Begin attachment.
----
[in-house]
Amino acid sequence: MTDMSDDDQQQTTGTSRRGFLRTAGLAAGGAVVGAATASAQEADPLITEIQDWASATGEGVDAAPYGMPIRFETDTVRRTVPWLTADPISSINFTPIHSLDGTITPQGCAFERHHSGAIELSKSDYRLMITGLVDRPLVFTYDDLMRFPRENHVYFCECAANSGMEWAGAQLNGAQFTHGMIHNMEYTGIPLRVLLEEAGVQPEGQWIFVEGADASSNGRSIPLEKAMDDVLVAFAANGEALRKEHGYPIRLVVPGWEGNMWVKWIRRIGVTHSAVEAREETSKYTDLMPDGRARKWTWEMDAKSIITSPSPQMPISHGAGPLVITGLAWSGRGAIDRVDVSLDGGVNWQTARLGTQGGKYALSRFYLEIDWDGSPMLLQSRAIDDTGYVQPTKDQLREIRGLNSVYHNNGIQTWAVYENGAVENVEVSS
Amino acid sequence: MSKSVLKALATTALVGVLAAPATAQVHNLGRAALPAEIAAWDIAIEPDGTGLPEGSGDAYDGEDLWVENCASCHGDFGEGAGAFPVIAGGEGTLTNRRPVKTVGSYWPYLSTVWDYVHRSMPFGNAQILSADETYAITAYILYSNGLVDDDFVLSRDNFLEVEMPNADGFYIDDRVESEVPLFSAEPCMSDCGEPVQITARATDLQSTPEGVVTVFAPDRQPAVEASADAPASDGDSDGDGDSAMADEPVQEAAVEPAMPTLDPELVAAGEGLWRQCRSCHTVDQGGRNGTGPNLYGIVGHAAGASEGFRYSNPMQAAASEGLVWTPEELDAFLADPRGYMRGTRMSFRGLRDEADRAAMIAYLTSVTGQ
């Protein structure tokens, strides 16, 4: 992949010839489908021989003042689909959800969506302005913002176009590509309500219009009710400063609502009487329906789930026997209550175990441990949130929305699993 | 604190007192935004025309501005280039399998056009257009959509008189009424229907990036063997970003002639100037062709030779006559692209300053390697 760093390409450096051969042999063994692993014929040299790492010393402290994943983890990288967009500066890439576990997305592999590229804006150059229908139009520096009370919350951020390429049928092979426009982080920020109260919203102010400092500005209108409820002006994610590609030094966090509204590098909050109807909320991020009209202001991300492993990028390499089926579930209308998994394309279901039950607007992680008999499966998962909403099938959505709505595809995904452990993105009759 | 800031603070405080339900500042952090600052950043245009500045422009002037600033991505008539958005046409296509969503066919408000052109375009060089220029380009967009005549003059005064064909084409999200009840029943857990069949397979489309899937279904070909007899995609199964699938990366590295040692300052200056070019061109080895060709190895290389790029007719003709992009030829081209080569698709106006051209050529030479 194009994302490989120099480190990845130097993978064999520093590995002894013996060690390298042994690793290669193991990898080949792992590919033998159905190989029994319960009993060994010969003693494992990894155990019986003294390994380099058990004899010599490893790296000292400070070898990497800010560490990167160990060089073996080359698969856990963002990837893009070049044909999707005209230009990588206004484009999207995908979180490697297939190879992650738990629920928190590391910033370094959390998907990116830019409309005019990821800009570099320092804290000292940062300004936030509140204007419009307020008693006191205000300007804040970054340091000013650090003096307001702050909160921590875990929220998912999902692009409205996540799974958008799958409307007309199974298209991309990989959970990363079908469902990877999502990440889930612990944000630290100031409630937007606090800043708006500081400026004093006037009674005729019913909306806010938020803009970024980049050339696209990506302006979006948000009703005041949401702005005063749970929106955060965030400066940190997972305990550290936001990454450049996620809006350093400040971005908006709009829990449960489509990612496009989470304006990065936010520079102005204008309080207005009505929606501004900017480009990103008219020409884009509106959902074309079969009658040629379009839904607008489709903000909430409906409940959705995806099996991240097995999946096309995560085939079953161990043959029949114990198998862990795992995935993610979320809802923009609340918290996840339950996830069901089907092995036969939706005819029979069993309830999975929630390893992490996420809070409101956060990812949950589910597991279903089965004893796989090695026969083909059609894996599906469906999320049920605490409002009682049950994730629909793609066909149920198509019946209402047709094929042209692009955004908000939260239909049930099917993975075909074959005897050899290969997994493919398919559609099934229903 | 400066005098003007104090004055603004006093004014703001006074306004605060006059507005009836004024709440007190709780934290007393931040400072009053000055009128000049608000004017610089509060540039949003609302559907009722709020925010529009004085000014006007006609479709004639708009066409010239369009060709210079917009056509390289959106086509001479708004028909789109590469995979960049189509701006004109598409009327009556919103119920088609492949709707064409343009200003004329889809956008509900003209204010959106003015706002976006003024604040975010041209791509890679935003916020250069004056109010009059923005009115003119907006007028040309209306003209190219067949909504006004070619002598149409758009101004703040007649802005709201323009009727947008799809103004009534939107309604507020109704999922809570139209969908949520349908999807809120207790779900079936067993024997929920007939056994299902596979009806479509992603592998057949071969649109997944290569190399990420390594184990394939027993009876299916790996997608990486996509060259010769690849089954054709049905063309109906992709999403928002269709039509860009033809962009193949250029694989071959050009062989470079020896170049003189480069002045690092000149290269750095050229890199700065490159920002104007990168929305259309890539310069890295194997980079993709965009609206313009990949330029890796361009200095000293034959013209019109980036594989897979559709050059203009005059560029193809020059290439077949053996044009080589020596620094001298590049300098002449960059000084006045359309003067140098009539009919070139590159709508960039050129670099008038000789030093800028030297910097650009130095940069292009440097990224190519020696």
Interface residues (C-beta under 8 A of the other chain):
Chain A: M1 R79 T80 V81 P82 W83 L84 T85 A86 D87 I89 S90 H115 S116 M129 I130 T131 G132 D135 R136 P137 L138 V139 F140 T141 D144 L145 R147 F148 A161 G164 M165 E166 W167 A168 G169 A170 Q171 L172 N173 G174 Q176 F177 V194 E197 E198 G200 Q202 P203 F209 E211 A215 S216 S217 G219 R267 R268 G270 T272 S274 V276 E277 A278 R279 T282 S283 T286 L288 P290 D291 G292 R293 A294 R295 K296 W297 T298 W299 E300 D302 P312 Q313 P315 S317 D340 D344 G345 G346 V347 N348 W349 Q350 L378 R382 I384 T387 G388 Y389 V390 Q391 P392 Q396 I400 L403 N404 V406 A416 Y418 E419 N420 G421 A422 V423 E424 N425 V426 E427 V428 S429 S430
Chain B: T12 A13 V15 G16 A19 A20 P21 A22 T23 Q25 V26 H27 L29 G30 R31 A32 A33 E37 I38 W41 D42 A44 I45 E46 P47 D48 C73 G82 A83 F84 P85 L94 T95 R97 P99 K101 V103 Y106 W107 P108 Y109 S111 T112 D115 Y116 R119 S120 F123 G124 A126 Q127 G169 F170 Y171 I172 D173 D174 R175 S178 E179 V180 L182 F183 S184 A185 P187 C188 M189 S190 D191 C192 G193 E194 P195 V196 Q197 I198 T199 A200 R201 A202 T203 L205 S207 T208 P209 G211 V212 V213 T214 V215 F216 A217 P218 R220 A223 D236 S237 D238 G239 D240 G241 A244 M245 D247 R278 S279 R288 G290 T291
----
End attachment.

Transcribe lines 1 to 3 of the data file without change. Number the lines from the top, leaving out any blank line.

[in-house]
Amino acid sequence: MTDMSDDDQQQTTGTSRRGFLRTAGLAAGGAVVGAATASAQEADPLITEIQDWASATGEGVDAAPYGMPIRFETDTVRRTVPWLTADPISSINFTPIHSLDGTITPQGCAFERHHSGAIELSKSDYRLMITGLVDRPLVFTYDDLMRFPRENHVYFCECAANSGMEWAGAQLNGAQFTHGMIHNMEYTGIPLRVLLEEAGVQPEGQWIFVEGADASSNGRSIPLEKAMDDVLVAFAANGEALRKEHGYPIRLVVPGWEGNMWVKWIRRIGVTHSAVEAREETSKYTDLMPDGRARKWTWEMDAKSIITSPSPQMPISHGAGPLVITGLAWSGRGAIDRVDVSLDGGVNWQTARLGTQGGKYALSRFYLEIDWDGSPMLLQSRAIDDTGYVQPTKDQLREIRGLNSVYHNNGIQTWAVYENGAVENVEVSS
Amino acid sequence: MSKSVLKALATTALVGVLAAPATAQVHNLGRAALPAEIAAWDIAIEPDGTGLPEGSGDAYDGEDLWVENCASCHGDFGEGAGAFPVIAGGEGTLTNRRPVKTVGSYWPYLSTVWDYVHRSMPFGNAQILSADETYAITAYILYSNGLVDDDFVLSRDNFLEVEMPNADGFYIDDRVESEVPLFSAEPCMSDCGEPVQITARATDLQSTPEGVVTVFAPDRQPAVEASADAPASDGDSDGDGDSAMADEPVQEAAVEPAMPTLDPELVAAGEGLWRQCRSCHTVDQGGRNGTGPNLYGIVGHAAGASEGFRYSNPMQAAASEGLVWTPEELDAFLADPRGYMRGTRMSFRGLRDEADRAAMIAYLTSVTGQ